Knowing this isn’t going to go over well with Bugles who has his heart set on pizza, I am at a loss for what to do. Bugles is often overcome with behaviors that are a associated with having Autism.  In his case, extremely loud, OCD verbal  loops are going to make it impossible to allow for any reasoning with him of the fact that we have no pizza to eat. The door to the Ale House opens and a young couple walks towards our vehicle, a pizza box in hand. “Please take this pizza, we have eaten all we could eat,” they say. Embarrassed I reply that we can’t possibly take their pizza. But they have heard me explain to the owner of the Ale House that my son has Autism and is sure to throw a huge OCD fit once he learns there will be no pizza tonight.  They kindly persist with their offer.  With a truck full of hungry hikers and support team members including the Man in Charge, it would have been silly to refuse so I don’t.  The pizza in my lap now, warms my upper legs as I sit in the truck. I thank them for their kindness.  The door opens again. It is the owner who leans her head out and firmly says, “Come on in!  We are going to make your son a pizza. What kind would you like?” More kindness from another stranger is overwhelming but very much appreciated, Bugles soon has that pepperoni pizza he so wants to eat.

Later that night when the hikers are snoring in the cabin bed, support team except the Man in Charge, (he gets the other bed), are fast asleep on the floor in the middle of the chaotic mess of backpacks and hiker gear, I find myself staring at the ceiling, unable to sleep. My body is still in hike and trail-running mode. My legs jerk periodically as if I am still tripping away on the trail. It is supposed to be even hotter tomorrow, a record high, the locals say. This greatly concerns me.  Both Bugles and Roots are still miserable from their mosquito bites and according to what the Ranger Station told the Man in Charge today, we are about to hike the section of the PCT that has the worst mosquitos in the area. I know Bugles will not wear his long sleeved shirt if it is hot and there will be no way to protect him from getting stung, bitten, and blatantly eaten alive. I don’t know what to do.

With no way to solve this, I’d like to say I fall asleep, to think more upon it tomorrow. But i don’t and spend most of the night awake, my brain on overdrive as it processes the afternoon’s hike.  Several memories keep replaying in my mind. First was the view I had seen hours before while walking by the PCT hiker log journal box near Forest Road 24.

I had turned around, looking for a view of the North.  The view did not disappoint.  Mt Adams rose from the forest.  This was the closest I had ever been to it.  Strong and mighty, the snow-topped mountain stood high in the blue sky, nature’s beauty at its best. Next, on the drive to Cascade Locks and finally being able to access internet again, I was surprised to receive a text from the thru-hiker we had run into earlier. Hardly possible but true, he had found my sunglasses and would leave them in Snoqualmie Pass as we had talked about.  Finally, the last memory was of sitting quietly at the bar at the Ale House, the good smells of pizza cooking while having normal conversation with the owner and two employees as if we had been old friends for a long time.  It was a rare moment because in Bugles’s need to constantly be talking, it is near to impossible these days to speak with anyone for very long. These happenings, trail magic as far as I was concerned, and something that made hiking the Pacific Crest Trail all the more special.  To think of such fills me with gratitude and even though it is very possible my thoughts will continue to keep me up through the whole night, my heart is full and….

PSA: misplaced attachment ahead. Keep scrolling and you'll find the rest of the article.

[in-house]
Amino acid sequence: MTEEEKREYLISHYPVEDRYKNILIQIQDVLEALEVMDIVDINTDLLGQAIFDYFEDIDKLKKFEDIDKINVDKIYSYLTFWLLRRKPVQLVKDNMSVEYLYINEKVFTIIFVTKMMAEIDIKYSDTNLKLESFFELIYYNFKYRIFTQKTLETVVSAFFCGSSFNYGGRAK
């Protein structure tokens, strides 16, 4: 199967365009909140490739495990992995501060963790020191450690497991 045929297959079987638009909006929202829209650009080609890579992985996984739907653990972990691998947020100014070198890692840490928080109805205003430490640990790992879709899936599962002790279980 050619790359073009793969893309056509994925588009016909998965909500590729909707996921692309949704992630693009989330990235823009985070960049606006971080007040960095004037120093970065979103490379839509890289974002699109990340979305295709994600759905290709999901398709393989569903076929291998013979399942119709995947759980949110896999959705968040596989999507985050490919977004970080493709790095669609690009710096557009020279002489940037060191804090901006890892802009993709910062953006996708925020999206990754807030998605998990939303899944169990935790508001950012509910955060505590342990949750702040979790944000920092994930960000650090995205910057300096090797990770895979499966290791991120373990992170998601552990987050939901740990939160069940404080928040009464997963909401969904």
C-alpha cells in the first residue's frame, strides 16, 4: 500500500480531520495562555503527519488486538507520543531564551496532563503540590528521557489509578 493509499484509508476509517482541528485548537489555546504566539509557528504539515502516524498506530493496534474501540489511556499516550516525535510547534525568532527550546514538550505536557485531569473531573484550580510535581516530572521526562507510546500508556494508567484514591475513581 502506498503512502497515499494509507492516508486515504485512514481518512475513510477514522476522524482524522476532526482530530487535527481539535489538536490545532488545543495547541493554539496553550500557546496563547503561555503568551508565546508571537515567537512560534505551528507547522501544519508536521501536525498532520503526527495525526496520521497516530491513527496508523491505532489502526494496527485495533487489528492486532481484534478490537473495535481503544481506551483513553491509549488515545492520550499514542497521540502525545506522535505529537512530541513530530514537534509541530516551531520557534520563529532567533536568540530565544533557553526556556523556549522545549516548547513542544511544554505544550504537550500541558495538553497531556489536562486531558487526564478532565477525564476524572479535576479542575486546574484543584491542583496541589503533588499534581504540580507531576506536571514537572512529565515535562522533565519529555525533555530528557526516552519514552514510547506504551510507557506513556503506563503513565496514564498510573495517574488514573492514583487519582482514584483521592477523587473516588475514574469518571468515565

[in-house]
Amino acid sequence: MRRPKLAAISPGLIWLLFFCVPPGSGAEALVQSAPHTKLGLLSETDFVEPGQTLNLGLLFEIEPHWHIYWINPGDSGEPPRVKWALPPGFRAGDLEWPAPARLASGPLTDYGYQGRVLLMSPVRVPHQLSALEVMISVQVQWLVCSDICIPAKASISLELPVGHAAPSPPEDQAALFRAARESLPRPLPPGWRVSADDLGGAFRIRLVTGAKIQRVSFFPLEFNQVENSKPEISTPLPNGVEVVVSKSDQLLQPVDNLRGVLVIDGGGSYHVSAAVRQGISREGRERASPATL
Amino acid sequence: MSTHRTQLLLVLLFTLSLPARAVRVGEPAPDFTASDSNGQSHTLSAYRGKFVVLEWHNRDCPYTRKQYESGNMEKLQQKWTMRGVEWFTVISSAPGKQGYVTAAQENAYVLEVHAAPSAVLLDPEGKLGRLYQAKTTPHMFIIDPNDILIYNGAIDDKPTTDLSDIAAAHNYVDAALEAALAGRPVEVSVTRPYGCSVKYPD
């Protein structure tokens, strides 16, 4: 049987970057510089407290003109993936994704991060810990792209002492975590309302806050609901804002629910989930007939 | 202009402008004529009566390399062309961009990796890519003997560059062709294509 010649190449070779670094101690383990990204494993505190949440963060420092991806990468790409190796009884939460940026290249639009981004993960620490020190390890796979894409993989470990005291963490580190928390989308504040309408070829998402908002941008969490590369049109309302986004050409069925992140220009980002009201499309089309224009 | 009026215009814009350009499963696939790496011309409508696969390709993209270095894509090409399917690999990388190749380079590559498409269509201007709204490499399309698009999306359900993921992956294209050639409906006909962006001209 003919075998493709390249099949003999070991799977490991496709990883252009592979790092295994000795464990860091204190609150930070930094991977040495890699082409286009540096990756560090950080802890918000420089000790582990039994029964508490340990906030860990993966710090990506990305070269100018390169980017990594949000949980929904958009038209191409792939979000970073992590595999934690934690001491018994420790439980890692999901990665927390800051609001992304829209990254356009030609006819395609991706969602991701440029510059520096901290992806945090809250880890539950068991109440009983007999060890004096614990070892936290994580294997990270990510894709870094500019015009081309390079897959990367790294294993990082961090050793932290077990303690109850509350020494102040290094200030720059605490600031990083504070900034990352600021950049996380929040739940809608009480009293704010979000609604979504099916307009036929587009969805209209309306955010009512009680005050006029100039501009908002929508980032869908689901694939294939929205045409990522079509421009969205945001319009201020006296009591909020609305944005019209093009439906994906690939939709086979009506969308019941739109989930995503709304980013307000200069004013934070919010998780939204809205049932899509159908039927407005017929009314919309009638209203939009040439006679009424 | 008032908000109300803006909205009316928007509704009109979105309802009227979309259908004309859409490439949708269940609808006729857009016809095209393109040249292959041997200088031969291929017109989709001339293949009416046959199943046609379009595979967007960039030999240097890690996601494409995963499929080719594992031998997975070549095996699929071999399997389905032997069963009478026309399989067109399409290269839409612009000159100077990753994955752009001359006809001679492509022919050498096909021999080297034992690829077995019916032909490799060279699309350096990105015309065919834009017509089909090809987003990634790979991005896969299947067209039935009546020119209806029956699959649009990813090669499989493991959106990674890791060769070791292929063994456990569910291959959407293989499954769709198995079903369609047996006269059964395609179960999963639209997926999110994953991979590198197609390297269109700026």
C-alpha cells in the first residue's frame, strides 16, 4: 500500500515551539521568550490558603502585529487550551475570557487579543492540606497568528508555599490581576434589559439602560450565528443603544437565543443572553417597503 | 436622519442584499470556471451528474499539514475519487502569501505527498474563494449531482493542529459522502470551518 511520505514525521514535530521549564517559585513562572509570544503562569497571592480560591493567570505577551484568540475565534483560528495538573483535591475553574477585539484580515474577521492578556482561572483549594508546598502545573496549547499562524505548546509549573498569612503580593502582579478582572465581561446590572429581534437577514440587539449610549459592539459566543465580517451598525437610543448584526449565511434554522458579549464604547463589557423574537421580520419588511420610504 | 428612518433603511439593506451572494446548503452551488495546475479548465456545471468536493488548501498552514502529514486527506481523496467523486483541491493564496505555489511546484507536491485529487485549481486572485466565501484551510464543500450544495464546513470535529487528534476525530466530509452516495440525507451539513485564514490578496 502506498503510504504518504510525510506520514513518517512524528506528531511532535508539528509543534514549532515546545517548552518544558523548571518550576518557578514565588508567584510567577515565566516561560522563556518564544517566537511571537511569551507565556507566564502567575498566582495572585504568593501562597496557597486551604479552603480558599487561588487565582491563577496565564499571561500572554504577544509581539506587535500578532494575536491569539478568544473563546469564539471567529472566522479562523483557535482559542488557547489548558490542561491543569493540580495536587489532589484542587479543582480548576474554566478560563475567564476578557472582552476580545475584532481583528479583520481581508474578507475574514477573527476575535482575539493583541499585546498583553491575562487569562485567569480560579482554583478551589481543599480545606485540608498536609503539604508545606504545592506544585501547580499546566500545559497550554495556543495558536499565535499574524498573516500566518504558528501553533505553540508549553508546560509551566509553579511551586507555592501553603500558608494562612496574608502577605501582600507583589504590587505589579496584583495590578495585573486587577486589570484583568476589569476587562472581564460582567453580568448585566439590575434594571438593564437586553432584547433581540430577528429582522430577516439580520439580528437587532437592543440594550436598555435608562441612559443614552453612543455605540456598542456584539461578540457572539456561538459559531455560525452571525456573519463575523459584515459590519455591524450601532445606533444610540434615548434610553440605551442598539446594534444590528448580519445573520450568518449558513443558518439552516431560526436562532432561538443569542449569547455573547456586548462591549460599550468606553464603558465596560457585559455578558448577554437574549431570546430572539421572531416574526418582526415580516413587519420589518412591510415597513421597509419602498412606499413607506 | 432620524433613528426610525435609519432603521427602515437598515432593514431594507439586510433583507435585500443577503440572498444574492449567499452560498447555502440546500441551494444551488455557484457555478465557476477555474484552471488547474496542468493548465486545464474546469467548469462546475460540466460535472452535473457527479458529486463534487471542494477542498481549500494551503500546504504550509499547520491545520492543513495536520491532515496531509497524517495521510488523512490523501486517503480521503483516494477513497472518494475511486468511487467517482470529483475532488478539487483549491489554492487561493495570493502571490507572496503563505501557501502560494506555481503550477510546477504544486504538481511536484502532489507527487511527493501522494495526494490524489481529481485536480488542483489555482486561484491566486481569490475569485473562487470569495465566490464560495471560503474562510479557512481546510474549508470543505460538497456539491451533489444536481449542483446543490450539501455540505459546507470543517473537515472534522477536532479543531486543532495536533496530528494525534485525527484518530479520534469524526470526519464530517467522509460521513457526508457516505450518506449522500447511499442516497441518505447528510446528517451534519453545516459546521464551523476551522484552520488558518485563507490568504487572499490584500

I am thankful…

-Chris…

 

 

We were nearing the top of the pass, the trail winding up and through an earth bowl carved into the jagged peaks of the Northern Cascades. Clouds a quarter full of autumn snow swirled above, sometimes spilling white sprinkles around us. All the while, wind danced around the mountains’ majestic crown, shredding white clouds from gray, random splashes of the sky’s blue pouring through.

I could hardly catch my breath. It was clear that fall was preparing to depart the Pacific Northwest soon. Meanwhile winter was busy moving in. Together they were gracious in sharing the beauty of which they had created. The colors of the sky, like pastel chalks, were shades of soft baby blues, turquoises, and purples. The dark greens of the thick forest below had thinned to alpines turned chartreuse glowing with leftover sunlight. A few more upward trail switchbacks, the chartreuse alpines would climb no more, leaving the last few trees brave enough to live in a place called Cutthroat Pass, now dressed in coats of furry grayish-maroon and white…

We could have easily missed this. The make believe Battlefield of the Land of A story* that had begun four days earlier had ended. However as what sometimes happens in the Land of A, the battle had taken a turn for the worse on day three, despite my optimistic belief that a ceasefire had been called. Autism’s OCD over-and-over verbal warfare with demands to recite back word-for-word coded responses while stooping over to yell instructions in my ear finally did me in. My patience gone, I had strung my pretend bow with arrows of my lost temper, letting them rain down fast and furious onto the other side.